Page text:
Haiti : Animal and Plants

contempt its relative decline, coffee endured as the leading agricultural export during the 1980s. The French had introduced coffee to Haiti from Martinique in 1726, and soon coffee became an valuable colonial commodity. Coffee production peaked in 1790, and it declined steadily after freedom. Production dropped precipitously during the 1960s. Coffee trees covered an around 133,000 hectares in the 1980s, with an average annual yield of 35,900 tons. Haiti was a member of the International Coffee Organization (ICO), but found itself increasingly unable to fulfill its ICO export quota, which stood at 300,000 bags, of 60 kilograms each, in 1988. Most analysts believed that excessive taxation and the low prices afforded to peasant farmers had contributed to the decline in coffee production.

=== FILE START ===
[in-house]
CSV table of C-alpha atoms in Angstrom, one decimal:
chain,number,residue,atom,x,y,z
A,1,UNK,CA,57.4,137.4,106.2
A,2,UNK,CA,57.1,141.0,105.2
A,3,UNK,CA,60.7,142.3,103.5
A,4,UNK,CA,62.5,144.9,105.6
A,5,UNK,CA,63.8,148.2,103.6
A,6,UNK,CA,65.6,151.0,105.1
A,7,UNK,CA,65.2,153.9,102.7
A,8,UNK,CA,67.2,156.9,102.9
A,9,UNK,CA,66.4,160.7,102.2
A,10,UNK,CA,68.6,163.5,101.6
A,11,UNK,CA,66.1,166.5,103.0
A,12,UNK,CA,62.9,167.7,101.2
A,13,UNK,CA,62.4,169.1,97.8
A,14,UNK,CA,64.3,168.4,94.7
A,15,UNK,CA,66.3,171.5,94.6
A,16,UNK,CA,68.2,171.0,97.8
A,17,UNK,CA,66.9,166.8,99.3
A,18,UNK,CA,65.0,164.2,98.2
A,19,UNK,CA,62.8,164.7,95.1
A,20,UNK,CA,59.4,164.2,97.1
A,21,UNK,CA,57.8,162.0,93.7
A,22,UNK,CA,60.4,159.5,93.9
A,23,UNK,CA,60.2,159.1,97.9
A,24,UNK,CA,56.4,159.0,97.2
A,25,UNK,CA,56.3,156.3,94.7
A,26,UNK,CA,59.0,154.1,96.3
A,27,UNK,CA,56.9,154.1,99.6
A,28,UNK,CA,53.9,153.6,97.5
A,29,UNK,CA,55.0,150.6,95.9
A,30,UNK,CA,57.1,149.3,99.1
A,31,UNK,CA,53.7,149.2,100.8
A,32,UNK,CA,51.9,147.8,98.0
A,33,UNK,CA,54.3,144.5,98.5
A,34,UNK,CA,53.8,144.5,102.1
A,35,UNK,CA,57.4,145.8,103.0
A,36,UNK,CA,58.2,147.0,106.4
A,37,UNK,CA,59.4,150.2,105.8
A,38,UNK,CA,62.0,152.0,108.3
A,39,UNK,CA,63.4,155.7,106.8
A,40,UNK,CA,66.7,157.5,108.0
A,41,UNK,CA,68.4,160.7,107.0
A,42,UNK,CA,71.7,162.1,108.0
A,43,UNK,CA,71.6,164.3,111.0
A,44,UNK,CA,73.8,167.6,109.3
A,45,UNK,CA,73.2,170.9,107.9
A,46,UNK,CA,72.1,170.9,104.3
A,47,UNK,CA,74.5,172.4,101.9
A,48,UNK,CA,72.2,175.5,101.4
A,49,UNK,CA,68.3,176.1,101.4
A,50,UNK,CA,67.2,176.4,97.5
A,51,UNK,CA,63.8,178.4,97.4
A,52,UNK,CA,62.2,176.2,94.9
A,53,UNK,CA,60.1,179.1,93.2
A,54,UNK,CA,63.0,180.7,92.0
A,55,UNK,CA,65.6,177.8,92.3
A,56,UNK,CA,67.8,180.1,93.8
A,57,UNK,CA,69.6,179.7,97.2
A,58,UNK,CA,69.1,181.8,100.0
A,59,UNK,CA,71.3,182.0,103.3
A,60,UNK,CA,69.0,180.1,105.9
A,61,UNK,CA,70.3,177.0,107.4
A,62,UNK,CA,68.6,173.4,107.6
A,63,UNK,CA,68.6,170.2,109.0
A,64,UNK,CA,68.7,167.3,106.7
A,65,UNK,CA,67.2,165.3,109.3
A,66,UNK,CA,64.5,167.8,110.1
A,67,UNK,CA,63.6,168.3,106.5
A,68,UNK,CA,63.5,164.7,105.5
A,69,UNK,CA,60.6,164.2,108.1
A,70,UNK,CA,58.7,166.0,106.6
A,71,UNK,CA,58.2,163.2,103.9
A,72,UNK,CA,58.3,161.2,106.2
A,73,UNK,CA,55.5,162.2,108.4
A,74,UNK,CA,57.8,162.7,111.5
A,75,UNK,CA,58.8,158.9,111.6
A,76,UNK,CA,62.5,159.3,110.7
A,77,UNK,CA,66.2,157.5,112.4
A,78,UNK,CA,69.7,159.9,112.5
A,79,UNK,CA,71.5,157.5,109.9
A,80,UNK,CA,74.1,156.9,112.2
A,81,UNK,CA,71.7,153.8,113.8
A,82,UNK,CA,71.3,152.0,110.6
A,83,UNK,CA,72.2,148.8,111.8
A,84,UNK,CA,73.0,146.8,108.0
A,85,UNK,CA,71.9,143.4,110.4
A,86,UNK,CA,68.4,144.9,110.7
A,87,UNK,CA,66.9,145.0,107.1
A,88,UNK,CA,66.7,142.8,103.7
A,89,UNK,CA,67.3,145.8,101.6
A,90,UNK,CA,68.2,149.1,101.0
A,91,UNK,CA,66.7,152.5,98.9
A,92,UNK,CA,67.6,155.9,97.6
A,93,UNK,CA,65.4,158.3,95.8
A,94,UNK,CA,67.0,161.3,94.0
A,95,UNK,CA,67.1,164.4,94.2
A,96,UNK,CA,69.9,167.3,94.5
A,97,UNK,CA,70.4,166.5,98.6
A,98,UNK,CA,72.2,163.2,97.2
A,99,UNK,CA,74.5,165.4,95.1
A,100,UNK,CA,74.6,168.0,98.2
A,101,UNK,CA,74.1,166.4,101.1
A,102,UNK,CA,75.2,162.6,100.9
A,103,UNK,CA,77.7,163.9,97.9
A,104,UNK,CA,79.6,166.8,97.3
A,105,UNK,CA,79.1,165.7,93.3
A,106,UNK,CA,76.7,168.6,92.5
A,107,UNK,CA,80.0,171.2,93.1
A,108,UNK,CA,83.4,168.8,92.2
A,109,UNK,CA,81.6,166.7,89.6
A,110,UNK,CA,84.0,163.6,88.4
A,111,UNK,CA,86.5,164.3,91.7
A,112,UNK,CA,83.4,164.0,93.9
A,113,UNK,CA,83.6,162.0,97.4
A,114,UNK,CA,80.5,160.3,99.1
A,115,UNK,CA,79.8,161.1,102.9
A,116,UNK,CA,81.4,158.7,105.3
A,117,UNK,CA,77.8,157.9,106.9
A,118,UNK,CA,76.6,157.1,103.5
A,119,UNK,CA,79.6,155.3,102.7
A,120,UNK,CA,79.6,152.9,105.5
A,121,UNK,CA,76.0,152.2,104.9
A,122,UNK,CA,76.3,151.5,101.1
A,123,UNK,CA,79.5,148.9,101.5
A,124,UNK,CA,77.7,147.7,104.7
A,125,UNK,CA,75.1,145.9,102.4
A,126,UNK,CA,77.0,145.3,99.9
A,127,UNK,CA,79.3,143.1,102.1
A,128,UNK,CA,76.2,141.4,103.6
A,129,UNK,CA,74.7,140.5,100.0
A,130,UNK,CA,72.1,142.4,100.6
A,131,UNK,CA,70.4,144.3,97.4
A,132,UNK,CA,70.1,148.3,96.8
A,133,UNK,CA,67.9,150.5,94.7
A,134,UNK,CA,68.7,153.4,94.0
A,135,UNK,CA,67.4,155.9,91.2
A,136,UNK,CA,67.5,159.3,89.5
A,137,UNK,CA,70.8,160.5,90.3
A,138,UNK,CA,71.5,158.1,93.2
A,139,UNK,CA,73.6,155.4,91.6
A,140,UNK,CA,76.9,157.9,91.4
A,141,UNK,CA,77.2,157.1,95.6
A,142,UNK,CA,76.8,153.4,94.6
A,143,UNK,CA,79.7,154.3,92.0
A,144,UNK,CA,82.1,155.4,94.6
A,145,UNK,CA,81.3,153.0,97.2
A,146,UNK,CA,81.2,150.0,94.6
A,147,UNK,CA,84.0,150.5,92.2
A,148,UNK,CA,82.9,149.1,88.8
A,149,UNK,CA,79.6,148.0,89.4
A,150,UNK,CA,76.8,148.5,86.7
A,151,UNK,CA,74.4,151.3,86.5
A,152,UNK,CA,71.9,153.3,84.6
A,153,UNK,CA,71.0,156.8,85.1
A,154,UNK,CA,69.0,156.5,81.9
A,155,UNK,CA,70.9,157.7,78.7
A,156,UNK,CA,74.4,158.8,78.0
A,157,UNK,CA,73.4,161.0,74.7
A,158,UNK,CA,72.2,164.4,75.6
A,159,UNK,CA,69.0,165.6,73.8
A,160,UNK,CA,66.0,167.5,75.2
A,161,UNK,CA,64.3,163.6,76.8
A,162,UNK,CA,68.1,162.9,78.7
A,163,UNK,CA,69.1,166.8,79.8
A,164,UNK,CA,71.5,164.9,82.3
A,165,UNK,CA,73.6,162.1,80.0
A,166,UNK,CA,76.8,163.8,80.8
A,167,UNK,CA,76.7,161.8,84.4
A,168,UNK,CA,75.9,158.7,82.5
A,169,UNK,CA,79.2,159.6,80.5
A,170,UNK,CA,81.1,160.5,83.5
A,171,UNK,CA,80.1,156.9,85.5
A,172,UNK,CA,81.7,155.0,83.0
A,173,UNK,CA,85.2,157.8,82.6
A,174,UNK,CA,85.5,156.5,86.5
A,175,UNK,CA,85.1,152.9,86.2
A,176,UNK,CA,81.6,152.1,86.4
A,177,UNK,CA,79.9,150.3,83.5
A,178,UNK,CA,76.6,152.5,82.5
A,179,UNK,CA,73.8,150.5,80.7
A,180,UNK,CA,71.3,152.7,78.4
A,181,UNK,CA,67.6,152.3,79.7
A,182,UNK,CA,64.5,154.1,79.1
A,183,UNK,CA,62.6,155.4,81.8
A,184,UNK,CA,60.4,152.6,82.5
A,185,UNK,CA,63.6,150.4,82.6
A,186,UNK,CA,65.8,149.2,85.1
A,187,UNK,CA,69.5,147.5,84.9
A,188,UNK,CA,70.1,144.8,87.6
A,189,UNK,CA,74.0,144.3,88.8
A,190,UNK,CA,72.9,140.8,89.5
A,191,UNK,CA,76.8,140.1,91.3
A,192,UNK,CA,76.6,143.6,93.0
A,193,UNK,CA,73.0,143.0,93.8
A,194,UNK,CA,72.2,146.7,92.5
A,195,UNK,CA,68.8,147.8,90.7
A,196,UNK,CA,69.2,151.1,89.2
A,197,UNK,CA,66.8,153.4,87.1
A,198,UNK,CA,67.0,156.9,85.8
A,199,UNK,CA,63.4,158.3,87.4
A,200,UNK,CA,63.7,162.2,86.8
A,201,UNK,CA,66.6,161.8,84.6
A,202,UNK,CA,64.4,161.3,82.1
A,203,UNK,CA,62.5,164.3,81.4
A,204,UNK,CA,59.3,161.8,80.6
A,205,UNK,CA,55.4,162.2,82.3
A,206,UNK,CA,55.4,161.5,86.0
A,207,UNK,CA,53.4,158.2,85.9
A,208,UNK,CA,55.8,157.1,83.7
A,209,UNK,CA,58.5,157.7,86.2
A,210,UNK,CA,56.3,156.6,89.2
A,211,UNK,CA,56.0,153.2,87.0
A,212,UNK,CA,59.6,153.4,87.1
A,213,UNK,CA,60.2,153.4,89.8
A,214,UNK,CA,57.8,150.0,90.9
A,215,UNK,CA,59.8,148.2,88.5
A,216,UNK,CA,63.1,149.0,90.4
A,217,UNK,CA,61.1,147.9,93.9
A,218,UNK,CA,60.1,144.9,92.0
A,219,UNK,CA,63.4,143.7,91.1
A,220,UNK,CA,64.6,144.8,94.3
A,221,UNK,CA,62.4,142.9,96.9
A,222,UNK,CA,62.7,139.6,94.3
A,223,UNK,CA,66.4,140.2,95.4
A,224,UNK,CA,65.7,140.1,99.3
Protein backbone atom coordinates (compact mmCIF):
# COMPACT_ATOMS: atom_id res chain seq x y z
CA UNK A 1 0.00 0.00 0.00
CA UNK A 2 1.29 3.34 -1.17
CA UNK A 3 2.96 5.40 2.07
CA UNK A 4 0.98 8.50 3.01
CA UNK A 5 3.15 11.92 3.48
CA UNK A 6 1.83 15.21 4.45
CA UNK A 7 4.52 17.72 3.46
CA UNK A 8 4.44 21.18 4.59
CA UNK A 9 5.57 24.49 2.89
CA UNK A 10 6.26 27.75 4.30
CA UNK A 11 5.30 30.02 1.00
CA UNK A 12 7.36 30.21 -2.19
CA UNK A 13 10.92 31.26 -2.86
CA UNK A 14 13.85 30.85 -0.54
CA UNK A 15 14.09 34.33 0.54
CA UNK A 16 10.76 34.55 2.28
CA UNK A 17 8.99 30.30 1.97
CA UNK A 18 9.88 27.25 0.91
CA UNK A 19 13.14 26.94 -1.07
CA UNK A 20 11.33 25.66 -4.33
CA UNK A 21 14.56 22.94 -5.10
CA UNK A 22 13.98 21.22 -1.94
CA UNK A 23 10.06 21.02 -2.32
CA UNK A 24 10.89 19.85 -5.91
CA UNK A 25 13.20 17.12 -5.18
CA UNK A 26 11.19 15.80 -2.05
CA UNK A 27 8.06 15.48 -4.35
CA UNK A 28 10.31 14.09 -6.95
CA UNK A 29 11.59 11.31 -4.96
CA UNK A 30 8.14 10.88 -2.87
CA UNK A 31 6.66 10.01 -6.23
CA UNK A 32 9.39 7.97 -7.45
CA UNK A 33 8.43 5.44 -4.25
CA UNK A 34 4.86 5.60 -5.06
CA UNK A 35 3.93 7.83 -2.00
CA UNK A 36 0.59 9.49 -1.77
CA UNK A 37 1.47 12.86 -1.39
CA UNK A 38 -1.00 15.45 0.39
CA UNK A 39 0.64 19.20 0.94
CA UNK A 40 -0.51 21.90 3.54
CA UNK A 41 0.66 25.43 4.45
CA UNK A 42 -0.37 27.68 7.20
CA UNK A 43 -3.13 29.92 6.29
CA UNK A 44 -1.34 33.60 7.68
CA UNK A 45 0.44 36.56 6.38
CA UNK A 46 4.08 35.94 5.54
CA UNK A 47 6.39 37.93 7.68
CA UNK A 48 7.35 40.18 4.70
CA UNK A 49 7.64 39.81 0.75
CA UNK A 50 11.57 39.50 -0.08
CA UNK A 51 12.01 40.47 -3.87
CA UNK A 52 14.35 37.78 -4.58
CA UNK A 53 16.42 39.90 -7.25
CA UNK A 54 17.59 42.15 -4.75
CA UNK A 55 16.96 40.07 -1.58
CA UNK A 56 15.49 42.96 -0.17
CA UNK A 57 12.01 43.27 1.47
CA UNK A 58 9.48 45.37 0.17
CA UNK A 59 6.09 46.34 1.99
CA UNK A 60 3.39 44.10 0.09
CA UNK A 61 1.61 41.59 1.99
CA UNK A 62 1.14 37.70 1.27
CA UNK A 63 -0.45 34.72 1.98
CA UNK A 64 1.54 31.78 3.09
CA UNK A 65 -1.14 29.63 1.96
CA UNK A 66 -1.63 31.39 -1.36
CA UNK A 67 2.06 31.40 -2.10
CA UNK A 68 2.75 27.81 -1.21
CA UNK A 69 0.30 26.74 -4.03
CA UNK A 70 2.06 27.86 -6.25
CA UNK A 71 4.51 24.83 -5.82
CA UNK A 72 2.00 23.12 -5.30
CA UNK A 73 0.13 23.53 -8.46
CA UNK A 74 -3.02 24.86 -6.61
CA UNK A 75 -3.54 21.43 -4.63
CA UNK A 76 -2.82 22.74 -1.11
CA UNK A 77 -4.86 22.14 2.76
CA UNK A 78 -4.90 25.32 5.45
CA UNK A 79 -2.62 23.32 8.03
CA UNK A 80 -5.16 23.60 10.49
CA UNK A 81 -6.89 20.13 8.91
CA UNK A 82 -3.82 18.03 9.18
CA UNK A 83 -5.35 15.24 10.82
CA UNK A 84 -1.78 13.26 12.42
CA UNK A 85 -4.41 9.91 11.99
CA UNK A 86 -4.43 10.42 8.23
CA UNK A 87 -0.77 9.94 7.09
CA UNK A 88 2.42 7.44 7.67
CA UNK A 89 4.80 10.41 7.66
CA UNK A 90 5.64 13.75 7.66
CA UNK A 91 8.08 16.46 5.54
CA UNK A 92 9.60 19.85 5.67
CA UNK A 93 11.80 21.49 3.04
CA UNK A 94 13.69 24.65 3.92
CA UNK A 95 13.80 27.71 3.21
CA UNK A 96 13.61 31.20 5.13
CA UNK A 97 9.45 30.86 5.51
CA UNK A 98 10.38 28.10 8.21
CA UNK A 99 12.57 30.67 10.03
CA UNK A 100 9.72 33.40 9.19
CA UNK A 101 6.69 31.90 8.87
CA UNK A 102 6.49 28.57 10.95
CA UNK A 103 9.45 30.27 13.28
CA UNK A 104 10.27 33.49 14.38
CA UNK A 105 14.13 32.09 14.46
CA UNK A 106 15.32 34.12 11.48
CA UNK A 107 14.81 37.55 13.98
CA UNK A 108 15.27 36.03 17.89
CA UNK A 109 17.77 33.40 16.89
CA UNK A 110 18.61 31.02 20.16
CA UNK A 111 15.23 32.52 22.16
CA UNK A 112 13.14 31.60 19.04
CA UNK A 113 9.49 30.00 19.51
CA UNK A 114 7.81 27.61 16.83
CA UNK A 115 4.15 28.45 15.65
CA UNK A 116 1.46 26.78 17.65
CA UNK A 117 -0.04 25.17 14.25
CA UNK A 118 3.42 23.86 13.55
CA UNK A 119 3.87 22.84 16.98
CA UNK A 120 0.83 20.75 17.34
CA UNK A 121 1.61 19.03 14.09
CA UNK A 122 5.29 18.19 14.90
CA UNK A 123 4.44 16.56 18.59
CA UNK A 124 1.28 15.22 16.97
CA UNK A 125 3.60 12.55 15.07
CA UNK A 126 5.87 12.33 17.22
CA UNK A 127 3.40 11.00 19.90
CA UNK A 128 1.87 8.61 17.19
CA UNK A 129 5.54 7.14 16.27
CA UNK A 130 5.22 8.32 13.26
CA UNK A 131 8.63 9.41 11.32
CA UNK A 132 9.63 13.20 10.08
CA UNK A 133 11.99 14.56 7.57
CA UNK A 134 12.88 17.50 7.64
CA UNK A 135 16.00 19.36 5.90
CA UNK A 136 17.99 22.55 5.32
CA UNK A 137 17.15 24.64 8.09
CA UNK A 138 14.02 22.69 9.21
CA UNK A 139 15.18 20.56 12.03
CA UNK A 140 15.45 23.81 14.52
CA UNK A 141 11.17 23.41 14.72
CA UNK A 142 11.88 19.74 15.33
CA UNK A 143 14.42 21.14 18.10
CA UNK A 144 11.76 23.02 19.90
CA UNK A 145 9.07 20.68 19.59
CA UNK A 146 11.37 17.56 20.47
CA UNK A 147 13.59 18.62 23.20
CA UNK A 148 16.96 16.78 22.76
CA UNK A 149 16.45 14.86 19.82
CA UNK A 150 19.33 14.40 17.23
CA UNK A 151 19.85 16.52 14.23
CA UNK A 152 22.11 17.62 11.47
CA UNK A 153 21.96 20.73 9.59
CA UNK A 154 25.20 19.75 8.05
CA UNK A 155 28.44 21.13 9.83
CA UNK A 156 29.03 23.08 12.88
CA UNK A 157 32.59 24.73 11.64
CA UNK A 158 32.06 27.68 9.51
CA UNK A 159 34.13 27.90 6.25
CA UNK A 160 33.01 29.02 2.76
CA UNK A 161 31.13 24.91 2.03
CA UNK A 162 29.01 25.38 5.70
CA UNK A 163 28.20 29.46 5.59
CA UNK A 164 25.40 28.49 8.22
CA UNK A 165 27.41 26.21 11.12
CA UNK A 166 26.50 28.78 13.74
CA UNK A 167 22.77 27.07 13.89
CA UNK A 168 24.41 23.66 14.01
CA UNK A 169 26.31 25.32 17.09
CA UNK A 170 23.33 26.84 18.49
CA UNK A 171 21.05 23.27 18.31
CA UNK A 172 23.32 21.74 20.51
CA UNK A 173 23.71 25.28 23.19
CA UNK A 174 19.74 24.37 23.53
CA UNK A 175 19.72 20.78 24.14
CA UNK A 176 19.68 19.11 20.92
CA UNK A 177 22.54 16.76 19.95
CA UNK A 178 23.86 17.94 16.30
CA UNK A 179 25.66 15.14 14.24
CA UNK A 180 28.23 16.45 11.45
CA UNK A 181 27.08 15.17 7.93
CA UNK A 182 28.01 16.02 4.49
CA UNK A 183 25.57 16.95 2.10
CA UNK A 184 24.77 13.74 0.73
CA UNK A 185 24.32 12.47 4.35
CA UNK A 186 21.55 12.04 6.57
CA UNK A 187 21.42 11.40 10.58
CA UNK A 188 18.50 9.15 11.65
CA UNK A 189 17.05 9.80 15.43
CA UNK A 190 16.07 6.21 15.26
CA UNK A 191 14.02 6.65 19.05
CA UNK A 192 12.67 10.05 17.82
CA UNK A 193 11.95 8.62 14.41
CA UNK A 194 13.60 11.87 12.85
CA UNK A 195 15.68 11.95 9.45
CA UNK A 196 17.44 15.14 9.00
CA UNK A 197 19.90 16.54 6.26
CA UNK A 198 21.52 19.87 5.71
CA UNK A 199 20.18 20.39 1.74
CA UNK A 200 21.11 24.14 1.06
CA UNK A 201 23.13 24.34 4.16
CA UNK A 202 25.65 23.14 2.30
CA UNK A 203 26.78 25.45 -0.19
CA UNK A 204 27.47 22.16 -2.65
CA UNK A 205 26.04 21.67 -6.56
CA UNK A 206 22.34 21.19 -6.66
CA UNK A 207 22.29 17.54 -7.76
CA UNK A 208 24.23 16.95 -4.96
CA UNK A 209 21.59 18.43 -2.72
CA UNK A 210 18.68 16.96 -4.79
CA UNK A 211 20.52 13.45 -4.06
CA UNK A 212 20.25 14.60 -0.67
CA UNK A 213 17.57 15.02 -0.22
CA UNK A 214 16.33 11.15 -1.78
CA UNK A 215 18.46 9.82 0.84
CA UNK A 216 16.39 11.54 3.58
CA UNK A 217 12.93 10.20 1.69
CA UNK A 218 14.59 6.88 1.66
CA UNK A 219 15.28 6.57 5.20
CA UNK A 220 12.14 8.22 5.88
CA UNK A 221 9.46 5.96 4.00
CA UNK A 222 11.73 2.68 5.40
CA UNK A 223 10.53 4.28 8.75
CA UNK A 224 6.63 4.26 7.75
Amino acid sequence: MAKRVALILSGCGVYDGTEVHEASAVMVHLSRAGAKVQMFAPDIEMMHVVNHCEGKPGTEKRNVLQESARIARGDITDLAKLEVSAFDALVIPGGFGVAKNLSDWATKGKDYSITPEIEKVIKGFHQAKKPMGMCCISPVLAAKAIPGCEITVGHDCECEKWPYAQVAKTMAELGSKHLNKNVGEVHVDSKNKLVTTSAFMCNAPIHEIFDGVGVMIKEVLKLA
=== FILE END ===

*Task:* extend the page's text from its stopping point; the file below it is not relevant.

About 11,000 Haitians fished the nation's 1,500-kilometer coastline on a full-time or part-time basis, netting an average annual catch of 5,000 tons. The nation imported an additional 12,000 tons a year of fish products to satisfy domestic demand. The island's coastal waters suffered from low productivity, and few fisherman ventured far from shore. Nevertheless, Haiti managed to export about US$4 million worth of lobster, conch, and other shellfish in the 1980s.

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